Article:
The Strategist

Plastic cards and electronic payments aren’t a solution for Venezuelans anymore


02/13/2018 - 15:43



Inflation is unstoppable in the crisis-ridden Venezuela, and the government cannot print money or pay for the delivery of a sufficient number of banknotes. Paying with plastic cards is not an option, since many stores experience problems with card readers. This situation forces people to look for alternative ways of transactions.



The Photographer
The Photographer
The rapid price increase in Venezuela became the 57th recorded case of hyperinflation, notes Steve Hanke, professor of economics at Johns Hopkins University. And the situation is expected to worsen. According to IMF estimates, the country's GDP will decrease by 15% by the end of the year and will be half as much as in 2013, and inflation will reach 13,000%.

Monetary injections of the government exacerbated the situation. According to the Central Bank of Venezuela, the offer of Bolivar has grown 14 times in 12 months. Since Venezuelans are in a hurry to spend money faster, banknotes have to be changed every 7-9 months, whereas US dollars serve about six years, people who are aware of the government's currency transactions say.

The dollar exchange rate on the black market is now about 236,000 bolivars, which is 80 times more than at the beginning of last year. In 2013, you could buy a small apartment for this money, and now it’s not enough for a snack for lunch. "The authorities lost control. They could not stop releasing bolivars even if they wished," says Omar Zambrano, a former economist at the Inter-American Development Bank. " There are two options: either we move to the dollar, or we will return to barter."

People have already begun to accept eggs as payment. When Marina Fernandez, a professor of architecture from Caracas, did not have enough money for parking, she paid with two eggs, and her university paid a programmer with a pack of eggs. She notes that onions or bananas do not fit: "People want protein, so eggs are a great option."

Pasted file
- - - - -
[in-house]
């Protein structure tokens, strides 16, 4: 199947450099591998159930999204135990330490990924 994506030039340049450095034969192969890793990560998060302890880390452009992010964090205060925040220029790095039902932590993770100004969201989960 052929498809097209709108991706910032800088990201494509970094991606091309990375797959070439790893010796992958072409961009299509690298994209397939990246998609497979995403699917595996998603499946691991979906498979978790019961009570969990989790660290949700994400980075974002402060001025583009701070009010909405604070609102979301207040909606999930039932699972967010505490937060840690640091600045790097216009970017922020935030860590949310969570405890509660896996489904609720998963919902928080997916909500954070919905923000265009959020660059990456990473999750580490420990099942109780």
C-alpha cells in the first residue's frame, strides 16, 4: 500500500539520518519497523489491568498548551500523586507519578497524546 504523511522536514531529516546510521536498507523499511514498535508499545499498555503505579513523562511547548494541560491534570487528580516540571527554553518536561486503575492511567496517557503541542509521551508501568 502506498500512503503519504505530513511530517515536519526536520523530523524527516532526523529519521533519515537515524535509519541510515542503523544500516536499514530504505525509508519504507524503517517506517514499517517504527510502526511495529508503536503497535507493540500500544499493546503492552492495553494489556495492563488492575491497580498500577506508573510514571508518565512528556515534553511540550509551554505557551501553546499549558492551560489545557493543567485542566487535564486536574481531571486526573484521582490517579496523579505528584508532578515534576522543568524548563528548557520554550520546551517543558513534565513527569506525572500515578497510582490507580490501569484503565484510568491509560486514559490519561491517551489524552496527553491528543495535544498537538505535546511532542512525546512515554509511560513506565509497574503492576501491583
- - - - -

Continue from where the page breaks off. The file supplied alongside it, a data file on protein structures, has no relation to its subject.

Priest Alfredo Infante tracks the price increase with the help of eggs. According to him, half a year ago, donations received on one Sunday mass were enough to buy 30 eggs, but now he needs more than 50 mass. "Is it possible to plan the budget in such conditions?" – he asks.

Key industries, such as public transport, still work exclusively with cash. Therefore, a shortage of bank notes turns basic transactions into an odyssey. For example, Marisol Rodriguez, who travels for three hours by bus from her town to work in a clinic in Caracas, is forced to stand in queues for a couple of hours in banks to withdraw an amount equivalent to 10 cents. When banknotes run out of money at the local bank branch, they have to purchase them with a bank card from dealers with a margin of 40-120%. Therefore, Rodriguez sleeps in his clinic to save money on trips during the week.

The government is developing electronic solutions. Supporters of President Nicholas Maduro have a personalized card with a QR code, the so-called "homeland card." The government wants to turn it into an electronic purse to buy subsidized products. And on February 20 it plans to release the world's first national crypto currency Petro. Petro will be backed by 5 billion barrels of oil, diamonds and gold. At the first auction, the government will sell Petro tokens for dollars and euros and each of the tokens will be tied to oil prices, the government documents said. "We are revolutionizing the world," Maduro said recently.

source: wsj.com